Lucina and Lindsey, our midwife’s apprentice, greeted us and led us to our birthing suite, The Tierra Room. The lights were low and the HUGE tub was filling with water. I wanted lots of pictures of my labor so Dominic started clicking away … good thing too, because as my labor progressed we have fewer and fewer pictures. Lindsey made me a delicious berry smoothie to boost my energy since we all knew I had a long night ahead of me.
|38 weeks and 5 days pregnant … excited to find out if we’re having a little boy or girl|
|My perched-on-the-edge-of-the-bed contraction pose|
Breathing through contractions while feeling the urge to push was one of my least favorite things. It takes so much control to hold back what your body is trying to do. At 11 am on Friday I had moved back into the tub. I was complete, but our little one was a bit high and the head was tipped sideways – asynclitic. I started pushing again in hopes of making some progress since labor progression is the only way to solve an asynclitic position.
|Lucina checking baby’s heart tones|
As the day dragged on I became quite discouraged. Two rounds of pushing and no baby yet. I was thoroughly exhausted and felt somewhat delusional between contractions. Part of me thought my midwives would say I needed to go home and come back later. They would never say that which proves how crazy I was feeling. Part of me thought labor would stop and I would just stay pregnant. During this time my contractions took on a life of their own. At times they felt very masculine and feminine, sounds crazy, no? I associated the contractions that were more of a deep pressure pain, causing me to moan, as “he” and the shorter, sharp contractions as “she”. Delusional described me well by Friday afternoon.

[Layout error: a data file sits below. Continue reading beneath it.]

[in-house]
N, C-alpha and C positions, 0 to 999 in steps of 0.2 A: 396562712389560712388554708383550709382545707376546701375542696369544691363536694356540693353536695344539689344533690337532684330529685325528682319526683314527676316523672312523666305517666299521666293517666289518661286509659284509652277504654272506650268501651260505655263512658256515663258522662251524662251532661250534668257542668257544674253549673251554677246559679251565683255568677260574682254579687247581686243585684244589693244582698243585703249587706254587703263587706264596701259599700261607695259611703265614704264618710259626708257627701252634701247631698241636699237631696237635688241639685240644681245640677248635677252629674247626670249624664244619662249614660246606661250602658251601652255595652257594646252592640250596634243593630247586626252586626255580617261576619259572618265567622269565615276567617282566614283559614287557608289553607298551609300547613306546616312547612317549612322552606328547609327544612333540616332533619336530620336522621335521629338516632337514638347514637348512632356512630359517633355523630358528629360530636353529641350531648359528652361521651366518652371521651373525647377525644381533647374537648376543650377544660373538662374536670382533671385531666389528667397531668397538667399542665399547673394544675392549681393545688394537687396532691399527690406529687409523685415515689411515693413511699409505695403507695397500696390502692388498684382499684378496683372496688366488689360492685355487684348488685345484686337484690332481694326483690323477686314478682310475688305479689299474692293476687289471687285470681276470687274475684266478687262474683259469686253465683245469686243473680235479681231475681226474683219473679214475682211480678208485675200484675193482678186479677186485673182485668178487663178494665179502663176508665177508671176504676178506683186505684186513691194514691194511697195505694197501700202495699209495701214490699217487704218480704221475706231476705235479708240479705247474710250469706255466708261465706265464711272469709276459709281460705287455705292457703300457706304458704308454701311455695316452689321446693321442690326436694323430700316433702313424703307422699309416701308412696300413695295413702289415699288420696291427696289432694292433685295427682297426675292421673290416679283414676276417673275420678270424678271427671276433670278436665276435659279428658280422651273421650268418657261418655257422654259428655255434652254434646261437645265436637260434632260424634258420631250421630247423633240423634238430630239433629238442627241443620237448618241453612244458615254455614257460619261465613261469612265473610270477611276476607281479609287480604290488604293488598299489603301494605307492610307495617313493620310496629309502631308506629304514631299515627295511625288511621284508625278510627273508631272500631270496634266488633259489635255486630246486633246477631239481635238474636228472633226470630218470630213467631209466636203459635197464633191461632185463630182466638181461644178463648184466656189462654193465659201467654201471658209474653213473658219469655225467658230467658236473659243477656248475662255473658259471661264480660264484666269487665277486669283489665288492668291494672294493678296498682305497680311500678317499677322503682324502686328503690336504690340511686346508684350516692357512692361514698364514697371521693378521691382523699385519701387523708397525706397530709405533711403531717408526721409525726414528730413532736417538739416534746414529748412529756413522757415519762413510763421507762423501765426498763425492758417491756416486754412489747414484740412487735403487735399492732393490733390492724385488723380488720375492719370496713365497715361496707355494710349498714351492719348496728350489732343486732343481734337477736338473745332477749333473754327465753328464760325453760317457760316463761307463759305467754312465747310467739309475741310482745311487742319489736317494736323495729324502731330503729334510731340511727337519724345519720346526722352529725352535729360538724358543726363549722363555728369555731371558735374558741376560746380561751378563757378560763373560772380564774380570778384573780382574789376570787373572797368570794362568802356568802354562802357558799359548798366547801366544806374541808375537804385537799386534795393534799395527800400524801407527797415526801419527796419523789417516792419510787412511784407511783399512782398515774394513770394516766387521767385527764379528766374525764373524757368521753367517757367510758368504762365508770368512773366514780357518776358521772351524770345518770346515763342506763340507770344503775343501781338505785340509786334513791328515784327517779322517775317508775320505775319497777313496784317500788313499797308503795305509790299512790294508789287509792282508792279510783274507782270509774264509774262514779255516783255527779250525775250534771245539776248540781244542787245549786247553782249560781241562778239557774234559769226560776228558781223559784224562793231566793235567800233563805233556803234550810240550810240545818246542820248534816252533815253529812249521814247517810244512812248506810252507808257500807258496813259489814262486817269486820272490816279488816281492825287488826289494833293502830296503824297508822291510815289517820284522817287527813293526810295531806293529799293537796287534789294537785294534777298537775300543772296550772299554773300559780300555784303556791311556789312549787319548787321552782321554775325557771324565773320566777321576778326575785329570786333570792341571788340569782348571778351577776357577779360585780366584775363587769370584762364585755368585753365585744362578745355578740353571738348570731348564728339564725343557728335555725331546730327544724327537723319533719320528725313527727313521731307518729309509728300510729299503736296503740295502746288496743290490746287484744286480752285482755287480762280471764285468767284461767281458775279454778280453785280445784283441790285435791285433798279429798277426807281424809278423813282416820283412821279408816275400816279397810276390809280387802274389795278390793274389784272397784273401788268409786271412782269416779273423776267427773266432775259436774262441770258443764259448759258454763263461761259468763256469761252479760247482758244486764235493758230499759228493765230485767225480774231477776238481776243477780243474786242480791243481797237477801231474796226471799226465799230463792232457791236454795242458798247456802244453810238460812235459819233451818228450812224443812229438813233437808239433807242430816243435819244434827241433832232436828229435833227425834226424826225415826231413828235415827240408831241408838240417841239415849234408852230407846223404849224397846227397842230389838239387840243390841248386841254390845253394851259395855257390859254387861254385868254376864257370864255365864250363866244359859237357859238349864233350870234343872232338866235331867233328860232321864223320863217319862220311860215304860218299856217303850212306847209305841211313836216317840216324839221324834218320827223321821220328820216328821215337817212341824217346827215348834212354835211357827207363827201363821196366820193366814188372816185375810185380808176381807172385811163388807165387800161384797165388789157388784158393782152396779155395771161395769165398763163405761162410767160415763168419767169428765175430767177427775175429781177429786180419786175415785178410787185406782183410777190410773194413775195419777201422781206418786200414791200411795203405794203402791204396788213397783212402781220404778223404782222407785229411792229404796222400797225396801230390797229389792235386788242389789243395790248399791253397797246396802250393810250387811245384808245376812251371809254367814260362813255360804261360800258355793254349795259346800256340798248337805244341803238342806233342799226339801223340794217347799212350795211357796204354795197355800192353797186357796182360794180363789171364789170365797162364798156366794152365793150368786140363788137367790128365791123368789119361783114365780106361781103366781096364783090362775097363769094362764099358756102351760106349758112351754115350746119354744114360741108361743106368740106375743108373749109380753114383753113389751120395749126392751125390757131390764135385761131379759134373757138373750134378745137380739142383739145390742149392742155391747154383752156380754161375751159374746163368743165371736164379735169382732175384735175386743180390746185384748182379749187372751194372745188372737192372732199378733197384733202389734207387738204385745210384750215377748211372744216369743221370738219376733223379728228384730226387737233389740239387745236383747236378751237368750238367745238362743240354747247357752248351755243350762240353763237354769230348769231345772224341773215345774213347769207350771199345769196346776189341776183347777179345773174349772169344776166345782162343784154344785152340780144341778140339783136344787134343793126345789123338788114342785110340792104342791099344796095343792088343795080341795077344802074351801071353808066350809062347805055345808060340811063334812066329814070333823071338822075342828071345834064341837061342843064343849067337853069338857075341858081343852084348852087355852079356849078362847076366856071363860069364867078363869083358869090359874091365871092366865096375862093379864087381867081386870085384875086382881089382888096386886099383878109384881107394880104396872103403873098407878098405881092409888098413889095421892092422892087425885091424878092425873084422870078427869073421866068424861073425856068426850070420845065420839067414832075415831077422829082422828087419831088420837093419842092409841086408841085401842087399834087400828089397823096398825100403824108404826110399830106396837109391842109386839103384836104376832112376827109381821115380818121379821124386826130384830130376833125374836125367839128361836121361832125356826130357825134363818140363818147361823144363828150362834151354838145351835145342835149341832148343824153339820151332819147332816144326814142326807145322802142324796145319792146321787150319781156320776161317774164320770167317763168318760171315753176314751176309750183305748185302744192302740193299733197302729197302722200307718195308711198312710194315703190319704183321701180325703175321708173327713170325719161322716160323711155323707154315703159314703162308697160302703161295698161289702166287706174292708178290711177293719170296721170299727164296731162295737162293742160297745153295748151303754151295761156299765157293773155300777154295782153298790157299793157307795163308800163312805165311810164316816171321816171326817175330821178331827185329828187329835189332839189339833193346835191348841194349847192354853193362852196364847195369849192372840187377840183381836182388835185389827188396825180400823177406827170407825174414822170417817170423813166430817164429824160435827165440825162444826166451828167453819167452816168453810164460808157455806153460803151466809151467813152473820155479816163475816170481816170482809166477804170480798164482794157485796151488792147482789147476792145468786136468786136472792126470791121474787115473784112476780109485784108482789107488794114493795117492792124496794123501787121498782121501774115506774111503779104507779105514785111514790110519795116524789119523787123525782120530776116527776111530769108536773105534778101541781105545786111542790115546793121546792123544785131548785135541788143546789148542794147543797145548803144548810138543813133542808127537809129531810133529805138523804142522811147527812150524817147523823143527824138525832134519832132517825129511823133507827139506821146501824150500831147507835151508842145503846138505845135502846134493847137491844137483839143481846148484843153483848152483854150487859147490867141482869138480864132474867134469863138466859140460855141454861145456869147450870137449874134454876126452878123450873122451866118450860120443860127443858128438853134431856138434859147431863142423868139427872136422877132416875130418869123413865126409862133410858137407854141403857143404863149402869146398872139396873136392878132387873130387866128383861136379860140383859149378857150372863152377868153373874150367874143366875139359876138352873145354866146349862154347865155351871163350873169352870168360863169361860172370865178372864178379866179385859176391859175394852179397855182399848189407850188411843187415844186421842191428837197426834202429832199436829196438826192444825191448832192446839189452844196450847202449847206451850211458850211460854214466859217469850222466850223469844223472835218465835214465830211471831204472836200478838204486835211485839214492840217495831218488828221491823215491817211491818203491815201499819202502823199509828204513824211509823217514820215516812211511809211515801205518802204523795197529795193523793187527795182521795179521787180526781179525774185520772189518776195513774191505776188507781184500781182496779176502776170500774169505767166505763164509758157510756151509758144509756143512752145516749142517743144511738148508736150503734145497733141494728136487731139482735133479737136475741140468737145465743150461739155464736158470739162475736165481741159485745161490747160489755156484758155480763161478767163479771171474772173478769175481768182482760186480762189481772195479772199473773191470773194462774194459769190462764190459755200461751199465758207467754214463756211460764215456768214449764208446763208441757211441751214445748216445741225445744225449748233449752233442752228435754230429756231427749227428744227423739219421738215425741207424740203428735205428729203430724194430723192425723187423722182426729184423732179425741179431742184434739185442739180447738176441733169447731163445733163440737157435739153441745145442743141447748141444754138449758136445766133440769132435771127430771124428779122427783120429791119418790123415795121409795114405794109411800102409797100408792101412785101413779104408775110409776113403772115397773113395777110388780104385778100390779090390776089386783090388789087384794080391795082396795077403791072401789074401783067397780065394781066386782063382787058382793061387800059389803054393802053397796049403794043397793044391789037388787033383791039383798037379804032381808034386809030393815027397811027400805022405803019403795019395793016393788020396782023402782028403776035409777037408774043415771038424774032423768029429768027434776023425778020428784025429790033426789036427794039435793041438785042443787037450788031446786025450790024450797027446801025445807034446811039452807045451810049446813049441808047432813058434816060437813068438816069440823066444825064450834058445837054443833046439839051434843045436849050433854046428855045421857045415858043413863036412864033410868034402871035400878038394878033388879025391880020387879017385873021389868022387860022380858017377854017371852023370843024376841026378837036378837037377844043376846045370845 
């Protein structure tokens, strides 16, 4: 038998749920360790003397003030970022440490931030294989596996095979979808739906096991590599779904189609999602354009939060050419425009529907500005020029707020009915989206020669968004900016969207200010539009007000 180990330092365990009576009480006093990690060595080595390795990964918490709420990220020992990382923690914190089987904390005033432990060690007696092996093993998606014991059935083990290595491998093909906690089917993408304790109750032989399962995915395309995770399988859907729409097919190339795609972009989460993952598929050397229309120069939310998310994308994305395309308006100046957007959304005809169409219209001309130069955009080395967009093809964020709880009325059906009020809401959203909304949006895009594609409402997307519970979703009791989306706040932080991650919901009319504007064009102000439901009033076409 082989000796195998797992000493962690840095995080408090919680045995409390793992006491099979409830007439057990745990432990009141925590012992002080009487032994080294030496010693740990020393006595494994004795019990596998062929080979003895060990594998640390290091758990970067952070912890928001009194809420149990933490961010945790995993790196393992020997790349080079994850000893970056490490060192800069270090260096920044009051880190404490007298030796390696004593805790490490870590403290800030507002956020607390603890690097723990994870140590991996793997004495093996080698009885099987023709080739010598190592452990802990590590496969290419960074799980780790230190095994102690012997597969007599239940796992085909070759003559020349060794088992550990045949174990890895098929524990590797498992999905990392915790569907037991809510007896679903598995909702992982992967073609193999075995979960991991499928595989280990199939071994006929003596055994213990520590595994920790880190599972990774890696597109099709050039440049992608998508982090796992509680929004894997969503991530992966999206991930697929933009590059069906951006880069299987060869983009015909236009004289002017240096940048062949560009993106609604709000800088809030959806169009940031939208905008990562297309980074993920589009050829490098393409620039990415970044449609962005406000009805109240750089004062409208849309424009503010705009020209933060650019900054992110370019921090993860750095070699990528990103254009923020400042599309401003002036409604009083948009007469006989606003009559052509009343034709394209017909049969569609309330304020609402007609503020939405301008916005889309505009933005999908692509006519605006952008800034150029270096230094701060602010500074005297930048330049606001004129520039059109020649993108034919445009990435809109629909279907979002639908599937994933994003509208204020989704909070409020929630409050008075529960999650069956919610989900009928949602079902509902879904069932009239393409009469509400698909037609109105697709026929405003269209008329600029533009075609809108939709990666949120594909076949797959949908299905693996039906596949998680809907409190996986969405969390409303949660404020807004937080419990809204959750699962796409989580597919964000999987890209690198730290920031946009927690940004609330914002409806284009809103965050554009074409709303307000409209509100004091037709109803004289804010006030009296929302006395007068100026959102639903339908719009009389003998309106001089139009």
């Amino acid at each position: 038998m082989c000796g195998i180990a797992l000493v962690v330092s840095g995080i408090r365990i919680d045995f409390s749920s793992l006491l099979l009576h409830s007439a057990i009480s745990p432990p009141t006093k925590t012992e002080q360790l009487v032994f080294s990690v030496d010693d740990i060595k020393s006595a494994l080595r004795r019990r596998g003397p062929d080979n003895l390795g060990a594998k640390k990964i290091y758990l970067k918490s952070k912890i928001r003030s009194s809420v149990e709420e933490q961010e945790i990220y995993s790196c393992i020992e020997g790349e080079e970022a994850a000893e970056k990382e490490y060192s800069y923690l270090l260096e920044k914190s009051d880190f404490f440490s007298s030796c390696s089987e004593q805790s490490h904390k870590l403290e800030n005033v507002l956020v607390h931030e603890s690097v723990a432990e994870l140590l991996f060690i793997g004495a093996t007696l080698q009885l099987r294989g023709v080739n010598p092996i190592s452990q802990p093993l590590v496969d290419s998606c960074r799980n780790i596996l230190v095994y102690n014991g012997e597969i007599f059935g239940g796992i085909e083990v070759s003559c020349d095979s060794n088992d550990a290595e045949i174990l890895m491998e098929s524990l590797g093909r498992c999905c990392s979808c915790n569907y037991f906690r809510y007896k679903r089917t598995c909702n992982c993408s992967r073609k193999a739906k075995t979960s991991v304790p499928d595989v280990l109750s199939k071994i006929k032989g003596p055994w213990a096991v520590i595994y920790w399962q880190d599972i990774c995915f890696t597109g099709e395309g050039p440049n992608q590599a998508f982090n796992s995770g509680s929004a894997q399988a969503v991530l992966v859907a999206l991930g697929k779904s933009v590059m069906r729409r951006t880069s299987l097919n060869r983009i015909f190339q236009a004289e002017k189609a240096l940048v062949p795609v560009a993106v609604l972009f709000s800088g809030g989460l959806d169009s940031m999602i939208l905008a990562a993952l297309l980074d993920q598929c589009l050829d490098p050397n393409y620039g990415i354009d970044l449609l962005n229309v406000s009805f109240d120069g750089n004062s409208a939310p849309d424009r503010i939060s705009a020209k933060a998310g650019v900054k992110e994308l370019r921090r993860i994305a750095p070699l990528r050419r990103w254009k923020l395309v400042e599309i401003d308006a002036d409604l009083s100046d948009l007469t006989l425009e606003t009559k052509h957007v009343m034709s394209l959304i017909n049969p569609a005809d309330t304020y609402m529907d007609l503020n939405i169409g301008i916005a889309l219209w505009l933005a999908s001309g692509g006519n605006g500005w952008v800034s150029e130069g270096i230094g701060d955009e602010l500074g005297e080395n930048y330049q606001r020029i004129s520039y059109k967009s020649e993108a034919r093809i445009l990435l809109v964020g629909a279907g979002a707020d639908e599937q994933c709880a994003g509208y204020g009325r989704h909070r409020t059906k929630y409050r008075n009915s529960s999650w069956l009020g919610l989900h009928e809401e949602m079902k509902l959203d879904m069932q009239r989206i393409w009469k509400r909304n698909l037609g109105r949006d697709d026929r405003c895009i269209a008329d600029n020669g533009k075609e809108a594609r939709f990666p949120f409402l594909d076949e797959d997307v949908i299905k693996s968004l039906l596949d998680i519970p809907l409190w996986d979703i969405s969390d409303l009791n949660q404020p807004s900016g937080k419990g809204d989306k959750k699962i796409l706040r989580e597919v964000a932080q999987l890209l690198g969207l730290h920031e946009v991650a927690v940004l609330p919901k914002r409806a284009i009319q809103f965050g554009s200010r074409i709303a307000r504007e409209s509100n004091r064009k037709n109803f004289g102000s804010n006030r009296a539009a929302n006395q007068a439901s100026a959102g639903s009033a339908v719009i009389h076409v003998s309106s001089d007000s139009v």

Although I was fading, In order to avoid a transfer to the hospital I was ready and willing to do whatever was necessary to shift baby’s head. I did a healthy amount of squats between contractions and climbed the stairs. I walked the halls in a blue bathrobe feeling more mondo than ever. Waddle was an understatement at this point. I asked much too often, “How much longer?” hoping someone knew the answer. Adele contacted an acupuncturist and chiropractor who specialized in helping laboring women progress.
I worked with Ruthie, the acupuncturist, first. She was amazing; a very calm spirit who played a huge role in helping me to relax and realign my thoughts. This was my first experience with acupuncture and although a bit hazy, I recall it being an odd, but soothing feeling. A little pinch and I felt a wave of sensation that made each contraction a bit more manageable. I had the needle stickers on my legs, feet, hands and ears – she even connected them for a little electro-acupuncture. Kind of weird in a Frankenstein kind of way, but it did the trick. I was moving away from my lack of sleep delusion and back into reality. The reality that labor would not be forever (even though it had been 24 hours) and at some point I would be a mama with a baby in my arms instead of a mama with a baby lodged inside me.
After my acupuncture session ended I moved into the shower and bounced on the birthing ball. Serena and I visited about her plans to become a midwife between my contractions. By late Friday night the chiropractor had arrived. We worked together for about an hour and I launched into my third pushing phase. This time I was on the birthing stool and after pushing with all my might, feeling a bit of my baby’s hair and getting a rush of “This could be it!” I collapsed onto the bed in an effort to sleep between my slowing contractions.
Unbeknownst to me, Adele had called the hospital to prepare for a non-emergency transfer. She felt I was too tired to carry on and needed to get an epideral so I could rest and regain my energy in hopes of avoiding a cesarean. When she told me the plan I was disappointed. I was relieved. Scared. Hopeful. Complacent. We packed our things and I said goodbye to the sweet, calm place where I thought my baby would be born.